Buffett says Ratings Companies Still Have 'Phenomenal' Business Model

A friend of mine sent me two interesting links from the WSJ. The first one was dealt with in my previous post: Government backed 96.5% of all home loans in Q1. The second one is about Buffett bragging about the phenomenal business of the rating agencies. I'm not a subscriber to the WSJ, but googling around lead me to this other link on Nasdaq, which seems to republish the same news article.
OMAHA, Neb. -(Dow Jones)- In the past year, Berkshire Hathaway has been rapidly selling shares of Moody's Corp., the ratings outfit.

But Bershire still has a large stake in Moody's, which many say played a key role in the financial crisis by handing out high ratings to mortgage bonds that later collapsed.

Berkshire CEO Warren Buffett mounted a defense of the firms. He said he believes the ratings outfits, including Standard & Poor's, have "incredibly wonderful businesses" and that their "pricing power is significant."
The rating agencies have proven that not only governments creating a monopoly cannot help in bringing in useful ratings but they keep their prices artificially high by preventing competition in the market place ("pricing power is significant" — why do you think so??) and fair ratings cannot happen when the company needing a rating on his own debt or products is paying to get them.

The subprime and CDO cataclysmic collapses just prove the previous points.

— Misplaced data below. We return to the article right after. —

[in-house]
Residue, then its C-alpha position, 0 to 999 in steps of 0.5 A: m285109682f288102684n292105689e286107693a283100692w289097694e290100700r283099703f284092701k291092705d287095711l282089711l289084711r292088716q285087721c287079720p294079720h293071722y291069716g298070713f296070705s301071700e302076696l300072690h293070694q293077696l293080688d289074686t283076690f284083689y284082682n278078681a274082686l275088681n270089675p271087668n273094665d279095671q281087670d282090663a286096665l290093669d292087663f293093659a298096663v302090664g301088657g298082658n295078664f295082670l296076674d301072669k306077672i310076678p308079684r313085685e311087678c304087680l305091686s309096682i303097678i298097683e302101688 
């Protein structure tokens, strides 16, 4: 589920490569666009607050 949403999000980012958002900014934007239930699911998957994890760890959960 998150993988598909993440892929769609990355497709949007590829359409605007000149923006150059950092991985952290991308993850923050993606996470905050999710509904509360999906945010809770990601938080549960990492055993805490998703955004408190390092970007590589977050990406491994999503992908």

So, let's put the record straight, consequently, Buffett is not a free market advocate, he's driven by greed and profits, nothing else.
  • Buffett has shown several times in the past that he doesn't care about integrity
  • Buffett only talks his book, nothing else.
David Einhorn has been showing far more integrity and honesty and makes a clear case about why their business model is broken, and why he is shorting the shares as well. Here are some quotes from a MarketWatch report (see MarketWatch for full text):
Einhorn said that many institutions with AAA ratings, including the U.S. government, turned that supposed benefit into a disaster by borrowing recklessly, according to a hedge-fund investor.

Most of the companies that have run into trouble during the financial crisis were or still are AAA rated, including American International Group (AIG), Fannie Mae, Freddie Mac, MBIA, Ambac and General Electric, Einhorn noted.

The leading purveyor of AAA ratings is Moody's, so Greenlight Capital is short that company's shares, the investor quoted Einhorn as saying.

Einhorn argued that Moody's is part of a government-created oligopoly that should be abolished. The smartest investors, including Warren Buffett, ignore credit ratings when making investment decisions, he said.

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